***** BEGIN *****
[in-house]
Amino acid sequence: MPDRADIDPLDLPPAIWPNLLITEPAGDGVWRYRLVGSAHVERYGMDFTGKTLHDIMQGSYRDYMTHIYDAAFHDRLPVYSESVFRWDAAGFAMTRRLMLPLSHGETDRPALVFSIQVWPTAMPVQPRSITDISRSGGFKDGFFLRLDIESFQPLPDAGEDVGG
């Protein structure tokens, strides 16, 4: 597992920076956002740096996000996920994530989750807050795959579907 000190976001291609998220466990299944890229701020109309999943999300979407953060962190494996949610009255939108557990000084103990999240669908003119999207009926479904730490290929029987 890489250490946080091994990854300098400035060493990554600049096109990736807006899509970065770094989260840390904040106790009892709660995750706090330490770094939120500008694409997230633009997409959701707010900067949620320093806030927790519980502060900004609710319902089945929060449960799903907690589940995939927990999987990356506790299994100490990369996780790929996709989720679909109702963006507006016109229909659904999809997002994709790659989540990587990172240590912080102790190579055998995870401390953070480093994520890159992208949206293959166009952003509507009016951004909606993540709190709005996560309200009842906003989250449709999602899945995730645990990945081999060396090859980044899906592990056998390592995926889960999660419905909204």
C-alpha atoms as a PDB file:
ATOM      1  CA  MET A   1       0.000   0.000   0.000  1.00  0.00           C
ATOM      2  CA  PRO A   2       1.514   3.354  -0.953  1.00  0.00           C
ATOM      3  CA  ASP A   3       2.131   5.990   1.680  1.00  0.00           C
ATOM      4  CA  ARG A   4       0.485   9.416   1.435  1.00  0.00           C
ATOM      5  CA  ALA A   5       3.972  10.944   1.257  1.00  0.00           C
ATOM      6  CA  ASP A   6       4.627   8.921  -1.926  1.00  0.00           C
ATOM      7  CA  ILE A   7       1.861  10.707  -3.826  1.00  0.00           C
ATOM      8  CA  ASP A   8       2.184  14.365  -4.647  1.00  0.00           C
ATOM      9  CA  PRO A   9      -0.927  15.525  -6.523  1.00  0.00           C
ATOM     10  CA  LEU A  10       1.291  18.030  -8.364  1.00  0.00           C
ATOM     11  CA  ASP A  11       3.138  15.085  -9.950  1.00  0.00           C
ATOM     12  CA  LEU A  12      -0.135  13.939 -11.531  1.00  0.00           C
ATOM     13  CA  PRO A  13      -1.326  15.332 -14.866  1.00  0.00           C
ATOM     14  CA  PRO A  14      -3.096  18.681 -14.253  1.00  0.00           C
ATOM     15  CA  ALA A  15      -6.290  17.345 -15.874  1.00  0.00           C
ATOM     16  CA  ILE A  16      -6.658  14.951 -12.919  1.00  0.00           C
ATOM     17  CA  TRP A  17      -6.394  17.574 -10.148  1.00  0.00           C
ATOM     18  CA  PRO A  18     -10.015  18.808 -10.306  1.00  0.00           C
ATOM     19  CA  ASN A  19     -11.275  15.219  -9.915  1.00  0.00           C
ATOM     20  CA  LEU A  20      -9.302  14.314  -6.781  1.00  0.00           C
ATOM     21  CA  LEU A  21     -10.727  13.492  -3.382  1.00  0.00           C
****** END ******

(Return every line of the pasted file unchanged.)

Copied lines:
[in-house]
Amino acid sequence: MPDRADIDPLDLPPAIWPNLLITEPAGDGVWRYRLVGSAHVERYGMDFTGKTLHDIMQGSYRDYMTHIYDAAFHDRLPVYSESVFRWDAAGFAMTRRLMLPLSHGETDRPALVFSIQVWPTAMPVQPRSITDISRSGGFKDGFFLRLDIESFQPLPDAGEDVGG
């Protein structure tokens, strides 16, 4: 597992920076956002740096996000996920994530989750807050795959579907 000190976001291609998220466990299944890229701020109309999943999300979407953060962190494996949610009255939108557990000084103990999240669908003119999207009926479904730490290929029987 890489250490946080091994990854300098400035060493990554600049096109990736807006899509970065770094989260840390904040106790009892709660995750706090330490770094939120500008694409997230633009997409959701707010900067949620320093806030927790519980502060900004609710319902089945929060449960799903907690589940995939927990999987990356506790299994100490990369996780790929996709989720679909109702963006507006016109229909659904999809997002994709790659989540990587990172240590912080102790190579055998995870401390953070480093994520890159992208949206293959166009952003509507009016951004909606993540709190709005996560309200009842906003989250449709999602899945995730645990990945081999060396090859980044899906592990056998390592995926889960999660419905909204």
C-alpha atoms as a PDB file:
ATOM      1  CA  MET A   1       0.000   0.000   0.000  1.00  0.00           C
ATOM      2  CA  PRO A   2       1.514   3.354  -0.953  1.00  0.00           C
ATOM      3  CA  ASP A   3       2.131   5.990   1.680  1.00  0.00           C
ATOM      4  CA  ARG A   4       0.485   9.416   1.435  1.00  0.00           C
ATOM      5  CA  ALA A   5       3.972  10.944   1.257  1.00  0.00           C
ATOM      6  CA  ASP A   6       4.627   8.921  -1.926  1.00  0.00           C
ATOM      7  CA  ILE A   7       1.861  10.707  -3.826  1.00  0.00           C
ATOM      8  CA  ASP A   8       2.184  14.365  -4.647  1.00  0.00           C
ATOM      9  CA  PRO A   9      -0.927  15.525  -6.523  1.00  0.00           C
ATOM     10  CA  LEU A  10       1.291  18.030  -8.364  1.00  0.00           C
ATOM     11  CA  ASP A  11       3.138  15.085  -9.950  1.00  0.00           C
ATOM     12  CA  LEU A  12      -0.135  13.939 -11.531  1.00  0.00           C
ATOM     13  CA  PRO A  13      -1.326  15.332 -14.866  1.00  0.00           C
ATOM     14  CA  PRO A  14      -3.096  18.681 -14.253  1.00  0.00           C
ATOM     15  CA  ALA A  15      -6.290  17.345 -15.874  1.00  0.00           C
ATOM     16  CA  ILE A  16      -6.658  14.951 -12.919  1.00  0.00           C
ATOM     17  CA  TRP A  17      -6.394  17.574 -10.148  1.00  0.00           C
ATOM     18  CA  PRO A  18     -10.015  18.808 -10.306  1.00  0.00           C
ATOM     19  CA  ASN A  19     -11.275  15.219  -9.915  1.00  0.00           C
ATOM     20  CA  LEU A  20      -9.302  14.314  -6.781  1.00  0.00           C
ATOM     21  CA  LEU A  21     -10.727  13.492  -3.382  1.00  0.00           C